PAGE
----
Argentine empanada dough is as varied as the fillings it might encase. There's 'masa criolla', which is supposedly more authentically homemade-ish ('criollo' is the adjective that most frequently accompanies Argentine homecooking). Or, there's 'hojaldrada', the equivalent of puff pastry. And then there are the oven or frying-specific varieties of each. A classic Argentine cookbook will call for "grasa", which to the cookbook author means lard, but could be vegetable shortening or butter or a combination. I know, you're thinking: how hard can it be to make some dough? This is my tried-and-true CRIOLLO recipe, developed in my Tía's kitchen in Santa Fe (not California!). It's easy to handle and versatile (though I almost always on principal bake my empanadas, this works as well for frying). I normally opt for leaf lard, unless I need a veggie version, in which case I use the fun non-hydrogenated vegetable shortening that Whole Foods has started carrying (butter makes for a harder dough). You can also make a lot of dough one day, separate the discos with wax paper, wrap tightly and freeze until you're ready to make empanadas. If you're buying dough, I recommend the "criolla" version that Goya makes - it comes in packets of a dozen discos, in an orange and clear plastic box. There are two varieties, one for baking and one for frying. Goya makes a few different kinds of dough (even a weirdly dyed-yellow one, which I definitely steer clear of). If not, whatever empanada discos you come across in the corner bodega are probably fine! —yclaraquesi
enough dough for one dozen discos, about 5 inches in diameter
generous tablespoon of 'grasa': lard, shortening, butter, plus a little more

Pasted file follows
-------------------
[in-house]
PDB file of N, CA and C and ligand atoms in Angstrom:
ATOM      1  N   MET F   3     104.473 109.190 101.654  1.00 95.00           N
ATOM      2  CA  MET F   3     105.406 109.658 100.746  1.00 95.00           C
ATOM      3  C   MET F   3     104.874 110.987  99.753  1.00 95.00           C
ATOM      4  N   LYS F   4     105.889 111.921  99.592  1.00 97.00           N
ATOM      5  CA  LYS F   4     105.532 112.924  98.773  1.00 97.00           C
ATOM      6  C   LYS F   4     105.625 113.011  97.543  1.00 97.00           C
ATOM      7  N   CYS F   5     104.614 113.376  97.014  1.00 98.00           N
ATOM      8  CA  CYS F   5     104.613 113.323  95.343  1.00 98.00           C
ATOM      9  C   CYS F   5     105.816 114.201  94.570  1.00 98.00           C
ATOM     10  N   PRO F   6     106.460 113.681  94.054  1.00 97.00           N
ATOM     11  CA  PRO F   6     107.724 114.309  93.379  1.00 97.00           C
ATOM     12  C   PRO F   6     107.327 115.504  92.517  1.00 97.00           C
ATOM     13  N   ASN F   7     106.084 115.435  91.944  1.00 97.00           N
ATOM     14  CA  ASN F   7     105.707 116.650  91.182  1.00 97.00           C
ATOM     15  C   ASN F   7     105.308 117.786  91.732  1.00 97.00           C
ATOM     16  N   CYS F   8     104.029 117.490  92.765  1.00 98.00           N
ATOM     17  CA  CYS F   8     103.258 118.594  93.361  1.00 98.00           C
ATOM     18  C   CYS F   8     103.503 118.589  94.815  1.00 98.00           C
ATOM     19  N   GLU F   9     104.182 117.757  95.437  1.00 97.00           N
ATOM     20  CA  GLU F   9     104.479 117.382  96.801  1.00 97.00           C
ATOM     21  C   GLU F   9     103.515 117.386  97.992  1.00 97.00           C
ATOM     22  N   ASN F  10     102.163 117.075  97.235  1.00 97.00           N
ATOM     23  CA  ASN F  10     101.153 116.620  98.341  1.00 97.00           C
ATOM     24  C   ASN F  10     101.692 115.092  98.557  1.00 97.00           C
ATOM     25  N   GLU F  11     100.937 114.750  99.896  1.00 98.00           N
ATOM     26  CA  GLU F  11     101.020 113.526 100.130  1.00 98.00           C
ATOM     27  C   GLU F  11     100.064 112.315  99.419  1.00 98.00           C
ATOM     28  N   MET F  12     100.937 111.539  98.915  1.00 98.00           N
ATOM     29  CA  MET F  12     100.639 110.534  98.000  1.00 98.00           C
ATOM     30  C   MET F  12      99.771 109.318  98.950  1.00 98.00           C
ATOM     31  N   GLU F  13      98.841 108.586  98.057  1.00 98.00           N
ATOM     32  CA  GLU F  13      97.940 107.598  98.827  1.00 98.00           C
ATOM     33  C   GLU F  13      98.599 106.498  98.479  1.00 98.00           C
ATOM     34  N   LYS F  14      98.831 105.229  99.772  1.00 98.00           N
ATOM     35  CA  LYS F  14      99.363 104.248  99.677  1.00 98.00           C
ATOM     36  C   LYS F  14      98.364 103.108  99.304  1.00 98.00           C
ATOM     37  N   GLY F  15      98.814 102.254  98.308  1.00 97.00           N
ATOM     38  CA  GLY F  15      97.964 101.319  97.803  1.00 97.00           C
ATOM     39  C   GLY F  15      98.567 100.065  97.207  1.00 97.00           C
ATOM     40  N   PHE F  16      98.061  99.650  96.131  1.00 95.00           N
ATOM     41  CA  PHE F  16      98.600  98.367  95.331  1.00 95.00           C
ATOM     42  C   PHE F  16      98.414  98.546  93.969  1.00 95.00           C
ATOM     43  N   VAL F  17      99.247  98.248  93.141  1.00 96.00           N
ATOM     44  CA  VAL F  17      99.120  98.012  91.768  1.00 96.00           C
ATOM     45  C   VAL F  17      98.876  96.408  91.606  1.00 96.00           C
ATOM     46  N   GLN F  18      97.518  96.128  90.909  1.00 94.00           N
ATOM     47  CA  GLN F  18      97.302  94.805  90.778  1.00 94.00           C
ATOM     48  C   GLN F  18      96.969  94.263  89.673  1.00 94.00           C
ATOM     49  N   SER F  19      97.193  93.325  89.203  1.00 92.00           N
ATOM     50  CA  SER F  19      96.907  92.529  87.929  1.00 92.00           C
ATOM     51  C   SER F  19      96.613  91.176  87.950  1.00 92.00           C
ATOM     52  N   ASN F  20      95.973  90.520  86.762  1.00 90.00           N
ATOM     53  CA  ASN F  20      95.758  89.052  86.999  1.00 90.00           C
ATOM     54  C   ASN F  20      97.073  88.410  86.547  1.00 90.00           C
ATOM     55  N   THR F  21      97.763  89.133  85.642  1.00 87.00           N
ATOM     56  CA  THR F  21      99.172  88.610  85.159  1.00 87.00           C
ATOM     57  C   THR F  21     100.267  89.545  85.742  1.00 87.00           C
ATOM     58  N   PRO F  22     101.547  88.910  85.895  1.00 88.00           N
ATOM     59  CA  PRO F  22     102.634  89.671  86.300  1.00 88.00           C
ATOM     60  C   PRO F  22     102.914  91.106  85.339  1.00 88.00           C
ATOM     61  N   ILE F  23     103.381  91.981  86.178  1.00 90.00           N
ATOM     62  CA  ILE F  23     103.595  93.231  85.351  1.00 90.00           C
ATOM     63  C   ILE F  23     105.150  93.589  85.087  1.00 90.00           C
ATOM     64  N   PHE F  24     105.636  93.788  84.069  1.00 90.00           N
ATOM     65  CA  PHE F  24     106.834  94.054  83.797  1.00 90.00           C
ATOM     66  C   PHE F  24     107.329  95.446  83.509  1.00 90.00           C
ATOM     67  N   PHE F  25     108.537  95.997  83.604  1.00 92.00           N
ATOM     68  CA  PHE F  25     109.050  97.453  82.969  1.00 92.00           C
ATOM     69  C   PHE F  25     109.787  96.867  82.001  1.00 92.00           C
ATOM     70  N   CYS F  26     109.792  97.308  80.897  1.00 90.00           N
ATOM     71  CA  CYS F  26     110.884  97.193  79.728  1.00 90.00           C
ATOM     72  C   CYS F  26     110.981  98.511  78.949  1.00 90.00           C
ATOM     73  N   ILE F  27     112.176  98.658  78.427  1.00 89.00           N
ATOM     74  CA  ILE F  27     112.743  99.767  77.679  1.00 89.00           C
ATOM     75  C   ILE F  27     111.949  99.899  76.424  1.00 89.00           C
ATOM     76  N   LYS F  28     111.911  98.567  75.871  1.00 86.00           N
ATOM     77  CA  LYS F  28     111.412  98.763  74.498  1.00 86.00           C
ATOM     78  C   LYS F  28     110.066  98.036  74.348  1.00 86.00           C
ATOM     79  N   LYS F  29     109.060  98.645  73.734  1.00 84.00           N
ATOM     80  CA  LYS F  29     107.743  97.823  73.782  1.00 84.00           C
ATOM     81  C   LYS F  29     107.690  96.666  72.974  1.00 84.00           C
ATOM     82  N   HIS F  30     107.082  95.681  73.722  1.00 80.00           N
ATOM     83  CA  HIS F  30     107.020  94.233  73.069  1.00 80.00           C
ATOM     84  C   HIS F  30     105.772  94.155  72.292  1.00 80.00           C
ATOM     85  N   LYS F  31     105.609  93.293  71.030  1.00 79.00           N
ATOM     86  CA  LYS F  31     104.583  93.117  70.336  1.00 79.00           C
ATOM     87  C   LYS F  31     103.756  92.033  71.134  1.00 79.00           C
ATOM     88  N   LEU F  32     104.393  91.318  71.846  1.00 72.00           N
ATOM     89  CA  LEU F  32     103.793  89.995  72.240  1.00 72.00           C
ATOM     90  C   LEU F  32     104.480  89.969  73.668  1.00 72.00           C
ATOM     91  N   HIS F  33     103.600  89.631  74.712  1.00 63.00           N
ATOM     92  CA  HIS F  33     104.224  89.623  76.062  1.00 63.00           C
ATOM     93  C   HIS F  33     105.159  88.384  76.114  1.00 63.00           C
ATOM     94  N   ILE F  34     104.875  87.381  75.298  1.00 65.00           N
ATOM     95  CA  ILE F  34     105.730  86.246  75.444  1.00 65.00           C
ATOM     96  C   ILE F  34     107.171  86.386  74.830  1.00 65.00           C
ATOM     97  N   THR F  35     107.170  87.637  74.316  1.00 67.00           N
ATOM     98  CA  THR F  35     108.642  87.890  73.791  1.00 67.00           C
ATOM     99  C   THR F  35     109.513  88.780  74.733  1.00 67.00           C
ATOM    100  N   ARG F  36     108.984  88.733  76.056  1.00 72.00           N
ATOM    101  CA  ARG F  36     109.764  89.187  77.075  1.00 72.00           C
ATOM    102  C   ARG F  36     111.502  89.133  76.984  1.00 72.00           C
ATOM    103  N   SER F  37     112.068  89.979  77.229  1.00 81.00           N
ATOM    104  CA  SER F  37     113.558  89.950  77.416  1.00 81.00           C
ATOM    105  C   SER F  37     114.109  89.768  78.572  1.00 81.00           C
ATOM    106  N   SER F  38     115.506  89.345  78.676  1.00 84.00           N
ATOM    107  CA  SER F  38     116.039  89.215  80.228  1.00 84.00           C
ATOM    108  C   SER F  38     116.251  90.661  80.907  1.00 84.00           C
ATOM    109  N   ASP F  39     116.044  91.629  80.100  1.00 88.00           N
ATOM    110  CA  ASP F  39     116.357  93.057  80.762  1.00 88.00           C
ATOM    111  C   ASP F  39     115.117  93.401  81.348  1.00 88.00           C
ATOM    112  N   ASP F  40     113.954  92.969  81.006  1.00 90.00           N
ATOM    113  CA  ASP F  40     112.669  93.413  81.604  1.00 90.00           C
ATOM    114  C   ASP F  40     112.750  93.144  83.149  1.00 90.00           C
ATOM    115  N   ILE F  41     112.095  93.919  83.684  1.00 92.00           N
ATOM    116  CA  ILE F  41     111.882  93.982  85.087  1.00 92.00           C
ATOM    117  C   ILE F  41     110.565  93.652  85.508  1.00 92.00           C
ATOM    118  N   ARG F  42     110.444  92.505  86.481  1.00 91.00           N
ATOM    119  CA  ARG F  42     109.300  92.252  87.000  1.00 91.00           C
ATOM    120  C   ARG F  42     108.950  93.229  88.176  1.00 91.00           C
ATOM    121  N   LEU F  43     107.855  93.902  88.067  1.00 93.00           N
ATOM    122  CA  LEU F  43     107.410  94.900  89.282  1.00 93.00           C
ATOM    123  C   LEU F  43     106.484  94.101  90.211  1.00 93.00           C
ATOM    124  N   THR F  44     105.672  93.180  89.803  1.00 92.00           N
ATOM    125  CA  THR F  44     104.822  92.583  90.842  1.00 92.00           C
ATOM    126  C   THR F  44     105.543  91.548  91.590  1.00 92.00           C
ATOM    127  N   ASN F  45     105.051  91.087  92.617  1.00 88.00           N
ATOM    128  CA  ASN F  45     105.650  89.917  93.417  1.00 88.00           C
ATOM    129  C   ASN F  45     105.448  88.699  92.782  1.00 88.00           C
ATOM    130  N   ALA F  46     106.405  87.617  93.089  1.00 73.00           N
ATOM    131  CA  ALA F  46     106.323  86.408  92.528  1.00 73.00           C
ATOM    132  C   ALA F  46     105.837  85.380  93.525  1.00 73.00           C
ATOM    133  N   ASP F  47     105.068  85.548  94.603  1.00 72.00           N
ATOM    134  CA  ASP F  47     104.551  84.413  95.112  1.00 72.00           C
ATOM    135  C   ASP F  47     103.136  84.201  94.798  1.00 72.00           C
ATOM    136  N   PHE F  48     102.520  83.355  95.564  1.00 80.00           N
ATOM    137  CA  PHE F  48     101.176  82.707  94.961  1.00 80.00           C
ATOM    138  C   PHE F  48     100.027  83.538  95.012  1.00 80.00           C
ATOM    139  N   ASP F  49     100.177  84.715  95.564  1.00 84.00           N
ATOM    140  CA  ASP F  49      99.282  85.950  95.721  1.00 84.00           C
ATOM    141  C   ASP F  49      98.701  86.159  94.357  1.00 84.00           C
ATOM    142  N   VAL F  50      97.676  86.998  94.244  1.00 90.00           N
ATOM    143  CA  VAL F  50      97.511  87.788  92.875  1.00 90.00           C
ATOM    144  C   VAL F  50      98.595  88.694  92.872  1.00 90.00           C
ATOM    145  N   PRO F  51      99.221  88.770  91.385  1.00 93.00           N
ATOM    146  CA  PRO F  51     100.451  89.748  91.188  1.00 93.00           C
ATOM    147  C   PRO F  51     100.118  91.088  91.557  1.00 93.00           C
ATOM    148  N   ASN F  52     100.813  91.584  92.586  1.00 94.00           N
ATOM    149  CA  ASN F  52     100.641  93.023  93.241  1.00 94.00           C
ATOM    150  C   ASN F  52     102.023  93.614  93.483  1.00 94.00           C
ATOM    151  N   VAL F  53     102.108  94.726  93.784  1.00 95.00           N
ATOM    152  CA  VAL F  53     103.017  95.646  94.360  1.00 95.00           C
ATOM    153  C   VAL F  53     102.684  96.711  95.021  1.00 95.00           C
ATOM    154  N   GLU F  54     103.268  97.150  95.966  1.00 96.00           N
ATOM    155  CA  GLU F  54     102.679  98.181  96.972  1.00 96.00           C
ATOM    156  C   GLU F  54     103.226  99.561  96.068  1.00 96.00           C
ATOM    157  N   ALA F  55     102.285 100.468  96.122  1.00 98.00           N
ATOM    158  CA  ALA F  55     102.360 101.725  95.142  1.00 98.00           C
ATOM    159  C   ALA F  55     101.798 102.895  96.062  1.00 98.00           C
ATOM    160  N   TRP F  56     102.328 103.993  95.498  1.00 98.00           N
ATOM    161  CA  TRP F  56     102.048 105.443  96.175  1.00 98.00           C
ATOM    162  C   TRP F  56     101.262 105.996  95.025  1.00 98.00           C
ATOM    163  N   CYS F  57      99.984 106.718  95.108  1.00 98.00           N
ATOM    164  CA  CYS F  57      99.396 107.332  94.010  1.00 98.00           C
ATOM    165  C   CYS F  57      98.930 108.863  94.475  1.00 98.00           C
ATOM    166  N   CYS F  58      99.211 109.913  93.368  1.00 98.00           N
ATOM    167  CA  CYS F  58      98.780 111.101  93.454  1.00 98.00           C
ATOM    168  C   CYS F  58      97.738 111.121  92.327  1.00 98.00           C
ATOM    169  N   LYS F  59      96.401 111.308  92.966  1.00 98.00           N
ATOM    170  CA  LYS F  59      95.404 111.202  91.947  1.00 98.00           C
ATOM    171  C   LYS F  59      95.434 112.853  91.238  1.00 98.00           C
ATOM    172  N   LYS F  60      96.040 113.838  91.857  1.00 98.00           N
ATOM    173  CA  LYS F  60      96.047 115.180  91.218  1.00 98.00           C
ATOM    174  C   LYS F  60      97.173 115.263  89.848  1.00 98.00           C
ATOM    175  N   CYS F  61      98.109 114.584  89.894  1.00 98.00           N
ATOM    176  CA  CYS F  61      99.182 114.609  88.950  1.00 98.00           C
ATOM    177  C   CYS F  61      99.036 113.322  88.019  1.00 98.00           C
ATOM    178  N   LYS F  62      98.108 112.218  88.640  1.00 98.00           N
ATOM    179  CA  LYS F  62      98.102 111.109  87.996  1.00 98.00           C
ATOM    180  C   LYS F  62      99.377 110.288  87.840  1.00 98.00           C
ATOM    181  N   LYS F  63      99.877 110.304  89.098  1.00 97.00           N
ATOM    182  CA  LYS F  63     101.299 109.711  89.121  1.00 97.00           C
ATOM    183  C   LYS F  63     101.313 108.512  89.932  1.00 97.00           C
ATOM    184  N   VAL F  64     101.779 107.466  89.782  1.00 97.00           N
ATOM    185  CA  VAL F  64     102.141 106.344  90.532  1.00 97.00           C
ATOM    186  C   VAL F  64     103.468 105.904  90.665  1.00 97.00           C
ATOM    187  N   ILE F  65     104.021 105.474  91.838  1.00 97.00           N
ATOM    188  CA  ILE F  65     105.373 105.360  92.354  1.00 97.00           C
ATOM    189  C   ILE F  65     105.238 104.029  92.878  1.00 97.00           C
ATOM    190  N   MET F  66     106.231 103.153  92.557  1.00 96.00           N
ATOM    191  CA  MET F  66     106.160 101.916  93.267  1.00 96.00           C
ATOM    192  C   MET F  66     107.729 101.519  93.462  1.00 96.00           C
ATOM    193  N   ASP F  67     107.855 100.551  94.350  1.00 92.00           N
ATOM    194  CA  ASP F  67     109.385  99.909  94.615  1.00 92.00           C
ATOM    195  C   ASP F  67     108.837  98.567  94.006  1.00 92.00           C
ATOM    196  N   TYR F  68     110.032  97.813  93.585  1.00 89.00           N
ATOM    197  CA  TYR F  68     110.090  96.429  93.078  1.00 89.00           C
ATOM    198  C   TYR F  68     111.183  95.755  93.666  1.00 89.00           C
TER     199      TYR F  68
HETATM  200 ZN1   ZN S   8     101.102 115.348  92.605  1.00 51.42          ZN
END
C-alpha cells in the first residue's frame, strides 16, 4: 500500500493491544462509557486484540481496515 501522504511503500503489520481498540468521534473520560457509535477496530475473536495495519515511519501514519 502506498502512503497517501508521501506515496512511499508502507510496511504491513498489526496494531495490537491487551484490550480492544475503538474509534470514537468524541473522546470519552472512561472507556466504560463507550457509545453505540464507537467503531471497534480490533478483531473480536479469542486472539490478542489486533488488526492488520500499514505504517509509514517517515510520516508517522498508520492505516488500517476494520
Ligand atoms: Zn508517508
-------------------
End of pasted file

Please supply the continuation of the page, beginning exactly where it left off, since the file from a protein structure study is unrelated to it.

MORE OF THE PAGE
Crumble your generous tablespoon of grasa into the flour until well-incorporated. Add a little more grasa if you feel you're left with too much dry flour. Add tablespoons of the warm, salted water until a smooth, elastic dough forms. Set aside to rest for 10 minutes.
Roll out your dough until very thin, but not transparent. Rub a scant layer of grasa across the top of the dough, and sprinkle very lightly with flour.
Tightly roll your dough along the longest side. Cut sections 1 - 2 inches long. You'll have to experiment here until you find the length that yields the disco size you want. Stand the section up, and push down on it with a rolling pin - you'll have a little disco! Roll out in both directions until the dough is relatively thin, and the size you'd like.
Add your favorite filling, and crimp closed. If your dough is dry, you might need to wet the edges with a little water to help them seal. There are many ways to seal an empanada. The photo above shows the classic Argentine crimp. You could also use a fork to seal the edges, or crimp along the top of the empanada rather than along the side as above. Be creative! Just be sure to seal the dough well, so your filling doens't leak out in the baking process.